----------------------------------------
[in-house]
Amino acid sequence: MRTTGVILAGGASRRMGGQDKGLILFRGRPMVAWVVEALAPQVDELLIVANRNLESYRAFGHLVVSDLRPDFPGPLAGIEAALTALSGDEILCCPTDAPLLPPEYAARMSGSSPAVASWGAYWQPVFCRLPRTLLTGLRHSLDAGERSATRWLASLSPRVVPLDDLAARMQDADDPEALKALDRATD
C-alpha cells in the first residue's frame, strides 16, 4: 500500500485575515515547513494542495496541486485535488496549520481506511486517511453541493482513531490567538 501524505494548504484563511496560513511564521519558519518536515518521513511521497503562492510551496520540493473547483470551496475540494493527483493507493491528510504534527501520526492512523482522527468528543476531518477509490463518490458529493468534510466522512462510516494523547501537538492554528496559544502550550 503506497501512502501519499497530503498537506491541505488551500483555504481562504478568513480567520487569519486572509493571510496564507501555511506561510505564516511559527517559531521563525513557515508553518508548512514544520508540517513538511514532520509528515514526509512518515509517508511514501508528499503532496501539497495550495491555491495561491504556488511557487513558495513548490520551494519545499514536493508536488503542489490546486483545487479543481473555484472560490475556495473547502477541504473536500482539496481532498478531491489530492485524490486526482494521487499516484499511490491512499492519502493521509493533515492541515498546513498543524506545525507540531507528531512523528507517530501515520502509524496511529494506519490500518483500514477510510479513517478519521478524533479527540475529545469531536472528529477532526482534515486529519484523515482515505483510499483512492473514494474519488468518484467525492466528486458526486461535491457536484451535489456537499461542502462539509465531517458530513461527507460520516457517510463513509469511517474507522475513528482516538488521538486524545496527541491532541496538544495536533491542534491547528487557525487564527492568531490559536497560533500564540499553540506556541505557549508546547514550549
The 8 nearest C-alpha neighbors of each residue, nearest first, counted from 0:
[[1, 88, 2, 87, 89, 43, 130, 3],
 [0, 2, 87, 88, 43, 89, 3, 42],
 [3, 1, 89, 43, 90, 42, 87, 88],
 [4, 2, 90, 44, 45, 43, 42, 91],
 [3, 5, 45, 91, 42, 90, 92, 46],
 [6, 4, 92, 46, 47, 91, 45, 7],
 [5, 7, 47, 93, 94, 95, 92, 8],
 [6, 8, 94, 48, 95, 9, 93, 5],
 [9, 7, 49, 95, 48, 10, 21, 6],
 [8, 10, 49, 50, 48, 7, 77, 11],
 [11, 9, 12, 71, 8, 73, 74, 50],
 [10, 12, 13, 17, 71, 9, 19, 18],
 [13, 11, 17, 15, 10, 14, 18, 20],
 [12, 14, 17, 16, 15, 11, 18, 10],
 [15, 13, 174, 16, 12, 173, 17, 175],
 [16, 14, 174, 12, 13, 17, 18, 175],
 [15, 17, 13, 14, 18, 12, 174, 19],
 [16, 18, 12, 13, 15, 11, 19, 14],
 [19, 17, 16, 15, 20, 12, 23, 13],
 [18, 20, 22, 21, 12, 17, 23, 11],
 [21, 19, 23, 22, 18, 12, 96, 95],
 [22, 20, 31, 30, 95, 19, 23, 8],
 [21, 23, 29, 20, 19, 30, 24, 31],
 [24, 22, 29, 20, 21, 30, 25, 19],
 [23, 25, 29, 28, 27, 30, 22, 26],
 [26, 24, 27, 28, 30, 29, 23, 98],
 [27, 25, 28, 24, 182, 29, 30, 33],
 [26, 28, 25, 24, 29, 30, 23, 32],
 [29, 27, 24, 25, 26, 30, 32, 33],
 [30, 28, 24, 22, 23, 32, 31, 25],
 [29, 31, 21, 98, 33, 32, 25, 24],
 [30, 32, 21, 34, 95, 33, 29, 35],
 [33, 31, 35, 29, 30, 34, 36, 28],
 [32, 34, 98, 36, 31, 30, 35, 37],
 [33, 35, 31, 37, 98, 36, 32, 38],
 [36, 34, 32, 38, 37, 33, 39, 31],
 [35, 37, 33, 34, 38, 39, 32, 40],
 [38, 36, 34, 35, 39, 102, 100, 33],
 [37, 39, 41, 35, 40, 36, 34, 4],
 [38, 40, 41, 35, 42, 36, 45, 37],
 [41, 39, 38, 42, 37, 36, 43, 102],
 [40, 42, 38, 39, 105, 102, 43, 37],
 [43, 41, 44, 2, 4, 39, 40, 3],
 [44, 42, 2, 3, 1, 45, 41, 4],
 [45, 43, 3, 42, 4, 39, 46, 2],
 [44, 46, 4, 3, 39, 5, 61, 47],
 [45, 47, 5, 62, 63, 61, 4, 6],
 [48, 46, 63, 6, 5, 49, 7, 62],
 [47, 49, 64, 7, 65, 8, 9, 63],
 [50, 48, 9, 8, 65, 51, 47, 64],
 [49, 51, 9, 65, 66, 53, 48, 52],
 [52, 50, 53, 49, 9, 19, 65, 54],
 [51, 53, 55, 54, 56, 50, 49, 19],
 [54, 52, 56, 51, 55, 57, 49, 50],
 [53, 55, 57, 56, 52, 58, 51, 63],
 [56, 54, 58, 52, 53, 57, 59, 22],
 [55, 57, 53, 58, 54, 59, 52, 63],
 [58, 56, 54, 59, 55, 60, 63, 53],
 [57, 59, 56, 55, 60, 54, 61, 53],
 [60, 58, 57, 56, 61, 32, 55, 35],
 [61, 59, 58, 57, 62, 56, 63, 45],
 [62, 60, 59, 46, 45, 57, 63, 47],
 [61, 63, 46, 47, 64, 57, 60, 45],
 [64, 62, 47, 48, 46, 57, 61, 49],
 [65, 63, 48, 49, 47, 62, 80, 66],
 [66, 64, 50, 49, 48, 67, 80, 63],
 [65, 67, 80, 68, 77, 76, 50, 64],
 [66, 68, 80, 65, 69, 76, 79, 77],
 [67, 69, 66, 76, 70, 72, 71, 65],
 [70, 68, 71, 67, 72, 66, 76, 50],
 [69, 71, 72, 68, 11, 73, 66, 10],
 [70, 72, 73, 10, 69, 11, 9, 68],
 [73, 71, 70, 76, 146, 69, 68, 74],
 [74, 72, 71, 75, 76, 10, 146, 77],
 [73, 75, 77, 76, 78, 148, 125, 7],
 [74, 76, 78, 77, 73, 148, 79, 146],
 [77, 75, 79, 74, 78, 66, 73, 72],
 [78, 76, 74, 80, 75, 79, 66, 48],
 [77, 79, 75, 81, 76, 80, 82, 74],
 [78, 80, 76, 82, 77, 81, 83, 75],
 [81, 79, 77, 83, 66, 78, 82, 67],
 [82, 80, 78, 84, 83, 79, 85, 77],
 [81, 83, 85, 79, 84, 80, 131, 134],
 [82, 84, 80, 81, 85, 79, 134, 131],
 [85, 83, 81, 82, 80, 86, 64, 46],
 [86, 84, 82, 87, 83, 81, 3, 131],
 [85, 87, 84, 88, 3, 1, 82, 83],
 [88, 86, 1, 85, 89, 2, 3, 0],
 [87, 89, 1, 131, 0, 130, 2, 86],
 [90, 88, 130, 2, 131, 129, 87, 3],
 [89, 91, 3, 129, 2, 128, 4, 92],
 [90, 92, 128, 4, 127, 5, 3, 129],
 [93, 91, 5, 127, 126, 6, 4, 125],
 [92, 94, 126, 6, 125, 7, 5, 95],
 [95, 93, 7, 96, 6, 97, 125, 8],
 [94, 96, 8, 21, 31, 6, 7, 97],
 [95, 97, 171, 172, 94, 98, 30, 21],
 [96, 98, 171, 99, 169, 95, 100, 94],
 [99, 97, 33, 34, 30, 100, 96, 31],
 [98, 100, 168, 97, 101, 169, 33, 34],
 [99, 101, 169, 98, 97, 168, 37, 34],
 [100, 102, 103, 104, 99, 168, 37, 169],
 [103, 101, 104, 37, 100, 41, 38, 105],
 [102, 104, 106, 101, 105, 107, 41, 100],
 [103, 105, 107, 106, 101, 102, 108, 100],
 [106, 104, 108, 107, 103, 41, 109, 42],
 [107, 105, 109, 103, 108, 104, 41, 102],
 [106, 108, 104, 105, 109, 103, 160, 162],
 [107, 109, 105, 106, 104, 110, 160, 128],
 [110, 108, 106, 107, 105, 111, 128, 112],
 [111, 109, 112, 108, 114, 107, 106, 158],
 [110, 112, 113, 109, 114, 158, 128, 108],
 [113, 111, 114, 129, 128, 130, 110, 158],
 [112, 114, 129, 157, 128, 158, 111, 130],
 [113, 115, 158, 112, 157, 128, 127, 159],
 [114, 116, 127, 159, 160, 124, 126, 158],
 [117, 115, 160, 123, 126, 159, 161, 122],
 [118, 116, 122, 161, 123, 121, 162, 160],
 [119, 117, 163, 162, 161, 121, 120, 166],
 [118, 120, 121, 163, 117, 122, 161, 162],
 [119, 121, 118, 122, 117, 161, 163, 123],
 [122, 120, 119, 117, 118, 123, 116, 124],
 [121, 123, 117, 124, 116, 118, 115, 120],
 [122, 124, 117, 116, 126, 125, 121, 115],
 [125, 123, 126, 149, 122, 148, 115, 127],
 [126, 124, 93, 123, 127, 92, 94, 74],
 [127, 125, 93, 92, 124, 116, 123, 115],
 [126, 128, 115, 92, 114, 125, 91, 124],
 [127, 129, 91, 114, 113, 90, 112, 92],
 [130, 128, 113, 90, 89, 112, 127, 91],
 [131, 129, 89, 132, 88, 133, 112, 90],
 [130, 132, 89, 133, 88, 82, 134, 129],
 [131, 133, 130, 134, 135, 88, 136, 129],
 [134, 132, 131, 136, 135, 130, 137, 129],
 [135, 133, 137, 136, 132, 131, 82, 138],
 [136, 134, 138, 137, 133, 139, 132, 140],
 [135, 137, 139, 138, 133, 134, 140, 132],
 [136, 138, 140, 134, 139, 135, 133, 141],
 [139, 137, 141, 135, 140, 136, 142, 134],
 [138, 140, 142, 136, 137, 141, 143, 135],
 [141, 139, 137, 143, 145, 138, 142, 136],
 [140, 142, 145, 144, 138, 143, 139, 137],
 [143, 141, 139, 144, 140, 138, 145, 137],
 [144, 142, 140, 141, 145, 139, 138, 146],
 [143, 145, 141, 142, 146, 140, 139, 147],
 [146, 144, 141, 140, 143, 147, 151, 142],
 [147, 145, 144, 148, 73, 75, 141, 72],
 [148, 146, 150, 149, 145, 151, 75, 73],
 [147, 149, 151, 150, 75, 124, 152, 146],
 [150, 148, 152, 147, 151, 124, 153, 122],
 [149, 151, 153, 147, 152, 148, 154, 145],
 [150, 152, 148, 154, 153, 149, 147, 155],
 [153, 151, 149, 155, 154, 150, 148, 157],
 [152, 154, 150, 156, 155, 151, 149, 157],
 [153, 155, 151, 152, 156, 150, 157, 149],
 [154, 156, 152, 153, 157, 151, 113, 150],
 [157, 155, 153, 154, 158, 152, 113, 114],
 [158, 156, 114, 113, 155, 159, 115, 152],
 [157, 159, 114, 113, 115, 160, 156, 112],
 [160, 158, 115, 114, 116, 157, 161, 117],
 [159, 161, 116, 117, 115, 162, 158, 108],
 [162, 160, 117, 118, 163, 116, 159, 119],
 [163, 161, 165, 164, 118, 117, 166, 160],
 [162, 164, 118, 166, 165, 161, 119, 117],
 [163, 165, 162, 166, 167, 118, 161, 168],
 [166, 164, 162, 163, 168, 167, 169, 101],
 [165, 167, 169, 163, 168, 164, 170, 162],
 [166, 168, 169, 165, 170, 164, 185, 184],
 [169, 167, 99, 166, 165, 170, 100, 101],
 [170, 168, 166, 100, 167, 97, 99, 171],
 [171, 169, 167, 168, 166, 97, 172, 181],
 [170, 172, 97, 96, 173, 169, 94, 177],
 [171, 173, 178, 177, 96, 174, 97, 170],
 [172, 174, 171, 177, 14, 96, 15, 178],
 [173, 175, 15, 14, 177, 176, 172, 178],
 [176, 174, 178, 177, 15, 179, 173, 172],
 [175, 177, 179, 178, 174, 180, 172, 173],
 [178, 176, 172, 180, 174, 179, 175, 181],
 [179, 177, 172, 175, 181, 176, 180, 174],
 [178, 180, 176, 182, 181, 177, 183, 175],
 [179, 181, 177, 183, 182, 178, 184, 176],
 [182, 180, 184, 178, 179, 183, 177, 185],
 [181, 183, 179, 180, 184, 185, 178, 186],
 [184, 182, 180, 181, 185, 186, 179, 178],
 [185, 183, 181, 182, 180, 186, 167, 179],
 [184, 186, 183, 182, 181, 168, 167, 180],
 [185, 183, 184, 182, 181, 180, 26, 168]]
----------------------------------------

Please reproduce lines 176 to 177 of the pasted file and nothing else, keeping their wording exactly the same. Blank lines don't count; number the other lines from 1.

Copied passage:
 [170, 172, 97, 96, 173, 169, 94, 177],
 [171, 173, 178, 177, 96, 174, 97, 170],